This is an unedited portion of a story I am writing.

Copyright 2011 by Ken Anderson.


Part 1

Our little community was spread out below my all-seeing gaze; a few houses, barns, pens, and sheds but mostly family farmlands of pastures, meadows, and crops all interspersed with clumps of trees ranging in area from just two or three dotting the open lands on up to several acres of woodland on the larger homesteads. A winding road, sometimes graveled, sometimes mostly dirt, and many times squishy Tennessee brown mud, wound away between farms and from my vantage point of the high hill just east of the homes, looking much like a westerly snaking, tan stream as it crawled over low hills and through small valleys on this mid-summer day. An occasional vagrant breeze would kick up a small puff of dust from between the apple and black cherry trees which grew along fence rows on each side of the road. On fewer occasions, a car, truck, or farm tractor would mutter through the curves, raising a huge cloud of smothering powder which seemed to have a mind of its own and headed unerringly for the nearest house to settle on freshly hung Monday wash. I was a 13 year-old boy who was left to my own affairs much of the time and who had the deep pleasure of a world-encompassing imagination. No, I had a universal imagination; the planets, stars, and galaxies were merely places I knew well but I just had not lived long enough to visit them. I knew that someday I would be a famous space explorer, conquering far away worlds and bringing alien species into the light of the American way of life; at least as I knew the American experience such as consisted of all my years spent living in a small farming valley.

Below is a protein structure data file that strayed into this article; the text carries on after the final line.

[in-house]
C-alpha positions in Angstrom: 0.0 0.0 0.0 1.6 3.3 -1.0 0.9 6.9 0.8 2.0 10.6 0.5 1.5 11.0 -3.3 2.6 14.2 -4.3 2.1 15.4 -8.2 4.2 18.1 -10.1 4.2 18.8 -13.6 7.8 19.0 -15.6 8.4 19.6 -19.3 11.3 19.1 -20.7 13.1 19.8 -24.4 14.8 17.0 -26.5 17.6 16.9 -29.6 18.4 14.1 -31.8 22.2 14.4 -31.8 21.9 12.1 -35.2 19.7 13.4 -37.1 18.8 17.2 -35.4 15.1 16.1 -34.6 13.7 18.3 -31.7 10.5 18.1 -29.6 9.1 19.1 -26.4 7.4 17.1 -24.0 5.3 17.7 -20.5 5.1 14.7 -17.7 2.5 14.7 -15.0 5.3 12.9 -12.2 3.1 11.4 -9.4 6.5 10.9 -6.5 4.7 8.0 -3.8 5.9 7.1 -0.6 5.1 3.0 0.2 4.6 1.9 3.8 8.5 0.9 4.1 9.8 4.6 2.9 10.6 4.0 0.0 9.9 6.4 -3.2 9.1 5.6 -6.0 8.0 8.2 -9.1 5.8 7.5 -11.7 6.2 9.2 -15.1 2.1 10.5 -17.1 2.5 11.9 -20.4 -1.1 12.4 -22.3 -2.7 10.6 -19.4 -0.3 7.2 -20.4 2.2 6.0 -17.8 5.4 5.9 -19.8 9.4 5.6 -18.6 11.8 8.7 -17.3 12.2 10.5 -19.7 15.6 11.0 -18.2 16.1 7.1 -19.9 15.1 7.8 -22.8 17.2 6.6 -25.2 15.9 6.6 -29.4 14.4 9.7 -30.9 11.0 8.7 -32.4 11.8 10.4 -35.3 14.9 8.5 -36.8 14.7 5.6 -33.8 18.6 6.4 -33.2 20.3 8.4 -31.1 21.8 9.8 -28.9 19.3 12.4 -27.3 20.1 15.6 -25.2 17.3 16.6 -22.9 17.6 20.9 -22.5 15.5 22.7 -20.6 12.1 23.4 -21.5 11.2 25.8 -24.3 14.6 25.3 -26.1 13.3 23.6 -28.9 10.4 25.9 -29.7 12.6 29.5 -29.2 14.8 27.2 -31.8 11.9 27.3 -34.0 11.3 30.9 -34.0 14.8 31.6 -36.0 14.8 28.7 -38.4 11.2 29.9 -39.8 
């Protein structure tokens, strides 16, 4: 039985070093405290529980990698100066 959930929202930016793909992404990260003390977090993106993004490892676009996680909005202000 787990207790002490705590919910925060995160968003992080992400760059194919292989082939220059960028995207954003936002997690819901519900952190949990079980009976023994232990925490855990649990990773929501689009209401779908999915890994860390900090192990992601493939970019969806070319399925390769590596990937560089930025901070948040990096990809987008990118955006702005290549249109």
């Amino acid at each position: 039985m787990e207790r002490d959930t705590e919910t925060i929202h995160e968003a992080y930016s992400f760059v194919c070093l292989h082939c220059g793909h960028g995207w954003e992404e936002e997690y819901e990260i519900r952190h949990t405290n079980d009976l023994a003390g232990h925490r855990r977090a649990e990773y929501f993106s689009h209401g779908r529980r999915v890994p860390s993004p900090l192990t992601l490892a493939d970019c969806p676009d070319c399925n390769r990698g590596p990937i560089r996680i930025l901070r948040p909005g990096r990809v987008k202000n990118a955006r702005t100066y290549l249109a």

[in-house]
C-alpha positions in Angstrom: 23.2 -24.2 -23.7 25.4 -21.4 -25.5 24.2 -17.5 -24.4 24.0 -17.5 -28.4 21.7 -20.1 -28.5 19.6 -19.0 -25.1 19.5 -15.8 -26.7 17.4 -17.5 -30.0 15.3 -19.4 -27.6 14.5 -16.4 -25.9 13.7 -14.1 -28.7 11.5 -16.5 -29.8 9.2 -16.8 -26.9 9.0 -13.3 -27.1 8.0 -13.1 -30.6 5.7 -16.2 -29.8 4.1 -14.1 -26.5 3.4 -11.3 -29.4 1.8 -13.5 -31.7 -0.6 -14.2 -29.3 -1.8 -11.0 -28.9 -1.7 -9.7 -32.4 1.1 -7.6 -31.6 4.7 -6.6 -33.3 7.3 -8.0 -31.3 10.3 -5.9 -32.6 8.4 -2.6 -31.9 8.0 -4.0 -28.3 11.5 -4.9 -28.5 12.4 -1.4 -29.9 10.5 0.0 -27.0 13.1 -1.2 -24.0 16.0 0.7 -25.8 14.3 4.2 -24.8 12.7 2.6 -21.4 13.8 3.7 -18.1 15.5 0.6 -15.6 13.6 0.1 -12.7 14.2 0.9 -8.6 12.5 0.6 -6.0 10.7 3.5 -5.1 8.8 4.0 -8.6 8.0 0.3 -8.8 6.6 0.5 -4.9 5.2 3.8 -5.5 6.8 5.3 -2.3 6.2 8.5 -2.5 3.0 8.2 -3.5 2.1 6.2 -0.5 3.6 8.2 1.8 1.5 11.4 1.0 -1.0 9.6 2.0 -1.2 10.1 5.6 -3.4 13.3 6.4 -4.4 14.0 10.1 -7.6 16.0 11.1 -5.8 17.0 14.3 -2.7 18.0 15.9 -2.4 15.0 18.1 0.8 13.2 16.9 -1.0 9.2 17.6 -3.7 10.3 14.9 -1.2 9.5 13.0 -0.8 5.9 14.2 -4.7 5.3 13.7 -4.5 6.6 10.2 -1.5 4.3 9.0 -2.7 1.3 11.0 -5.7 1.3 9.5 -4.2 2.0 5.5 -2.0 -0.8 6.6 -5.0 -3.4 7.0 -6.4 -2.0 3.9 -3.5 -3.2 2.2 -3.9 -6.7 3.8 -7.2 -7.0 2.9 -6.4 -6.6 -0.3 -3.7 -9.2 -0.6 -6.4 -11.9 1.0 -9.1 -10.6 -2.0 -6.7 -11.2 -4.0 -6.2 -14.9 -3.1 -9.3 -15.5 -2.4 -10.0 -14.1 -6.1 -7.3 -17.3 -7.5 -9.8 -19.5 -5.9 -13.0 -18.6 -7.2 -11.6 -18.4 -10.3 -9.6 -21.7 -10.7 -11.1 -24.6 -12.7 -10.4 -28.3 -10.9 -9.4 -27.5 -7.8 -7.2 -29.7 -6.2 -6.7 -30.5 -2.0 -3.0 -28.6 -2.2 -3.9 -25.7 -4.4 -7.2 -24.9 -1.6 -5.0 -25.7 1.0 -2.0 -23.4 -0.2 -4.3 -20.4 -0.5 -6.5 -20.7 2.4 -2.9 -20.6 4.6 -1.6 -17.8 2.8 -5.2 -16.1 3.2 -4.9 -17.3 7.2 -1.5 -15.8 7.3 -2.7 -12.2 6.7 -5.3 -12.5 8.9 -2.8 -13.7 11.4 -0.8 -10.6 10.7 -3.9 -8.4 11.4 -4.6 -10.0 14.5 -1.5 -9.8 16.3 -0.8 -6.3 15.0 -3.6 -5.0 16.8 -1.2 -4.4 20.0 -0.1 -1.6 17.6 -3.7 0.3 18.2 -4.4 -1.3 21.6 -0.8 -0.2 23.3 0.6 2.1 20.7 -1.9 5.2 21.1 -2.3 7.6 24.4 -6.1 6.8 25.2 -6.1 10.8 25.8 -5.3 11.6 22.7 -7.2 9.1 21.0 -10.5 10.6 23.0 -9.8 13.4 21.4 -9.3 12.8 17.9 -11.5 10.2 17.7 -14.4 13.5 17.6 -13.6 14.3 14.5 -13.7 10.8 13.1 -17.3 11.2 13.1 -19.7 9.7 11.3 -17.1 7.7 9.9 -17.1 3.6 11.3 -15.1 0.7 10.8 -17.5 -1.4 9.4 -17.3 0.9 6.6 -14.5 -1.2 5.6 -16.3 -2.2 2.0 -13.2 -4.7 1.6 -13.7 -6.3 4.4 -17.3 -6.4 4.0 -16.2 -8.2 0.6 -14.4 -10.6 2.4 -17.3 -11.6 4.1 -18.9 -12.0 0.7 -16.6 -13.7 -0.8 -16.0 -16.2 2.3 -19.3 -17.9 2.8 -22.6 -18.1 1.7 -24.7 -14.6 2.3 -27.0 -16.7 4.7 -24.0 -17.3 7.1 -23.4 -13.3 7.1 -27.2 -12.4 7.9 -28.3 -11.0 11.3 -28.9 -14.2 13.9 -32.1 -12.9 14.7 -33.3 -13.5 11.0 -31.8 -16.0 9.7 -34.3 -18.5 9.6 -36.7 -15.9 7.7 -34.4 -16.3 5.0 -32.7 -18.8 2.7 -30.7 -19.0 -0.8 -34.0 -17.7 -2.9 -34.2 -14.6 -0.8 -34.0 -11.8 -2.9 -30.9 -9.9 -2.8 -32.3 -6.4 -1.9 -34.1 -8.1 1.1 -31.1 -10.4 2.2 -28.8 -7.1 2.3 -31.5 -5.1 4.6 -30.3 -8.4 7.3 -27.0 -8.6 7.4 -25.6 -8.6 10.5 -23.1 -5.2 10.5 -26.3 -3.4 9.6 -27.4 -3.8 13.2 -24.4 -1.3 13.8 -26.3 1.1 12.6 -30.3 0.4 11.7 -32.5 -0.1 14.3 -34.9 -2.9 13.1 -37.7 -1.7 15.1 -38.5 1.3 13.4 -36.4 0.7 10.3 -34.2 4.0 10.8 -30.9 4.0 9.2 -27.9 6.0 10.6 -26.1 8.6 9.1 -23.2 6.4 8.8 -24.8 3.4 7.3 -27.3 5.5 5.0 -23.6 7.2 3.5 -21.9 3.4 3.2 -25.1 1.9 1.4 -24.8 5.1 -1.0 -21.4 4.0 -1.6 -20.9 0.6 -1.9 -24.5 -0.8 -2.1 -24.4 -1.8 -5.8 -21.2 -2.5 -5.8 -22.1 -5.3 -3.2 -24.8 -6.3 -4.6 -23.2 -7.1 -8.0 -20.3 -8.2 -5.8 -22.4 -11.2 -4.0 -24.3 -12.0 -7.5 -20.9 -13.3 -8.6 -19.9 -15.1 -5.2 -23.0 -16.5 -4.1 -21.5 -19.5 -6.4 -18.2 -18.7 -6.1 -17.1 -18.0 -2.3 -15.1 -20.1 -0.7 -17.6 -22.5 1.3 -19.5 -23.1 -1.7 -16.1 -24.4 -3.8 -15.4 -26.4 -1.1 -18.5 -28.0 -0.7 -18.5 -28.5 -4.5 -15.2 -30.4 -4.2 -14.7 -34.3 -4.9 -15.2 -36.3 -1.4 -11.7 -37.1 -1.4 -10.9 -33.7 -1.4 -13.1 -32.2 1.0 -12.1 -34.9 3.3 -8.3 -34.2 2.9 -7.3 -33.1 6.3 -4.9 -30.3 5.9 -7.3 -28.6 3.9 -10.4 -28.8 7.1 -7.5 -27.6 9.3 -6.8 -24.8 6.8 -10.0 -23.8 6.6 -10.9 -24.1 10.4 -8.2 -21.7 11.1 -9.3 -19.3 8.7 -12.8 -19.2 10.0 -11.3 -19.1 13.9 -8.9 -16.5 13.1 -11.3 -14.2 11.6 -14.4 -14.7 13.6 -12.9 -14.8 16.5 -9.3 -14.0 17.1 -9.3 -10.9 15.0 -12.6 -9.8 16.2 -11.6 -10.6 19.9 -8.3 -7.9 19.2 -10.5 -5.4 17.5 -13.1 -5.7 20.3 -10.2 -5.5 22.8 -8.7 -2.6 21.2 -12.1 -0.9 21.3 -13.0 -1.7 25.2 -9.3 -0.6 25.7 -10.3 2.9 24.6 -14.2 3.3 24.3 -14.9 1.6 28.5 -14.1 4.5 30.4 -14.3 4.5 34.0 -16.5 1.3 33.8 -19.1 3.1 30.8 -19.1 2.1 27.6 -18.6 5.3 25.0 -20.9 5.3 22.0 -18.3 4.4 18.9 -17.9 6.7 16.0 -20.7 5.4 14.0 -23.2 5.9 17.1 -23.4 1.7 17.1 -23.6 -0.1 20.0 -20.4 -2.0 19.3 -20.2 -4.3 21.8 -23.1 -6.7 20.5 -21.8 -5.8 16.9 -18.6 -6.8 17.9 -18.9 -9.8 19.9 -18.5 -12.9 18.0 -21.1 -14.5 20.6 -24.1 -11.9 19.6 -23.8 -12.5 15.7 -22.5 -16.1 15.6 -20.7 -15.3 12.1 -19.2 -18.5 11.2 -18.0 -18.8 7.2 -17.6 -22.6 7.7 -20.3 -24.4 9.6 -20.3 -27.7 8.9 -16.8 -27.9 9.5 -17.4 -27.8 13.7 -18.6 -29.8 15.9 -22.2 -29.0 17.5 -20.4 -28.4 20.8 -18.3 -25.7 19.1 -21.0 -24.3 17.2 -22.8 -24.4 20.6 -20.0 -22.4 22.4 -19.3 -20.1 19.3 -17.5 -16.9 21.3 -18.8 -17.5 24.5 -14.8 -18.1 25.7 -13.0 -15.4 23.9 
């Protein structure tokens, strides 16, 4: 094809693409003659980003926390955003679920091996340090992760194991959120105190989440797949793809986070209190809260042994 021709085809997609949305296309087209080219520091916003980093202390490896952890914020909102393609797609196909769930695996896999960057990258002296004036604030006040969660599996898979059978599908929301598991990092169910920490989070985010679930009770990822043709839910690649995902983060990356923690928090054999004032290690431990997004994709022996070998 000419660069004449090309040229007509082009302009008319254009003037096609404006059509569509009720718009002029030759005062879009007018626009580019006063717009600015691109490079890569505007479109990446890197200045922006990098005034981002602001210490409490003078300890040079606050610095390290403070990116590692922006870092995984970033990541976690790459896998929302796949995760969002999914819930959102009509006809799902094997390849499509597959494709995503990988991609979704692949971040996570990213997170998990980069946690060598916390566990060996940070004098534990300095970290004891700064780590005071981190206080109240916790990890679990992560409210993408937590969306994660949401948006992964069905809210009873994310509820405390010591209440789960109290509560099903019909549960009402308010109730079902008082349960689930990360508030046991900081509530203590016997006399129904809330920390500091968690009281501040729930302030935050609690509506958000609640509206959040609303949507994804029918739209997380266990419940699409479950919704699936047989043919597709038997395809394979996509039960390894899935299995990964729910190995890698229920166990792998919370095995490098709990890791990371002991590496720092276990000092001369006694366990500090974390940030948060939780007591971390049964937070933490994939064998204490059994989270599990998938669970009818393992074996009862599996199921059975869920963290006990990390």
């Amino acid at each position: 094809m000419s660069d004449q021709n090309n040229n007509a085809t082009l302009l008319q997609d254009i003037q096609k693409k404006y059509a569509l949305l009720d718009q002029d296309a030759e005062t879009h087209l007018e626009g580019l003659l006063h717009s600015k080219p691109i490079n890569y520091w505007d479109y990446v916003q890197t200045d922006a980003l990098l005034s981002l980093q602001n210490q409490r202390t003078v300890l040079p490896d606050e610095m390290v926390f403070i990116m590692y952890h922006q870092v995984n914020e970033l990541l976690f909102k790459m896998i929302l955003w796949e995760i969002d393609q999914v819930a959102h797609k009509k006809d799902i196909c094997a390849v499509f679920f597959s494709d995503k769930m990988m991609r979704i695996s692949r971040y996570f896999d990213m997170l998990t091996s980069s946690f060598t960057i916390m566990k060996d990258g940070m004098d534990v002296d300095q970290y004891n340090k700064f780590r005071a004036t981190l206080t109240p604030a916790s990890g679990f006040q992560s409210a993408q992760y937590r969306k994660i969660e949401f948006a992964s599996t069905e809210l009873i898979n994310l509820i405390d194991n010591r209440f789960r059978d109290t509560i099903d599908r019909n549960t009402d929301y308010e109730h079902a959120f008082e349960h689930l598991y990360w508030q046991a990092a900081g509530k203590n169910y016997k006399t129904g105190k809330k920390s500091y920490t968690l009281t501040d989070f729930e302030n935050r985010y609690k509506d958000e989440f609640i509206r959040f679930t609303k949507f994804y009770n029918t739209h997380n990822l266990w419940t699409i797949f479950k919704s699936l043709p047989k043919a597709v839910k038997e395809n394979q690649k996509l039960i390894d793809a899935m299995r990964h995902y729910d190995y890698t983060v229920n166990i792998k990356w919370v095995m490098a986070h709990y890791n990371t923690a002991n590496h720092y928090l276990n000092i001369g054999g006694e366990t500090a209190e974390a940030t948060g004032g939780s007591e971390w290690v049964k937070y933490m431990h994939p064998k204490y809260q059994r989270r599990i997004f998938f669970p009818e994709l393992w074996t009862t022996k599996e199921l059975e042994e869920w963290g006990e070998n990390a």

On this day, I was seeking another type of alien life form; one that lived in the community and had been underfoot for most of my years. She was Darla, a girl of 12 years whose clothing was beginning to push out in pleasing directions from the body of a skinny and freckled tomboy pest to that of a maturing young woman. Suddenly she had become pretty as her boyish short, brown hair had turned to blond during the past year. Like me, she was an only child and was my closest neighbor on the south side of the road, but in the country, living close by is a relative thing. Actually, she lived nearly a quarter of a mile from me in a small house with her parents. Her mom and dad worked at different textile mills in Booneville; her mom had gone to work when Darla reached 10 years old, and the girl was left to herself during the weekdays until they came home from their jobs. In the 1950’s, it was safe; nothing ever happened in our backward part of the Appalachian foothills but she was sternly warned not to allow anyone into the house; no one. Of the few boys in the community, she lived closest to me and for that reason I knew I should have first dibs on her.

I was astride my new Western Flyer bicycle (only sissy city boys called them “bikes”) which my dad had surprised me with on my just-past birthday, sitting in the mid-day shade of a huge oak tree which my imagination figured probably had been growing there when the pioneers pushed across the mountains 300 years ago. Darla’s Monday tasks were to wash the family clothes and pin them on the line to dry in the sun. Like most locals, they didn’t have a lot of clothing to wear but her task still took up all of the morning as she built a fire in the cook stove, hand-pumped water from the cistern, and heated much of it in the steamy kitchen. The hot water went into the ringer washing machine which was located in the converted smokehouse near the back door of the house, and the remainder of the water went into galvanized tubs where “delicates” were hand washed.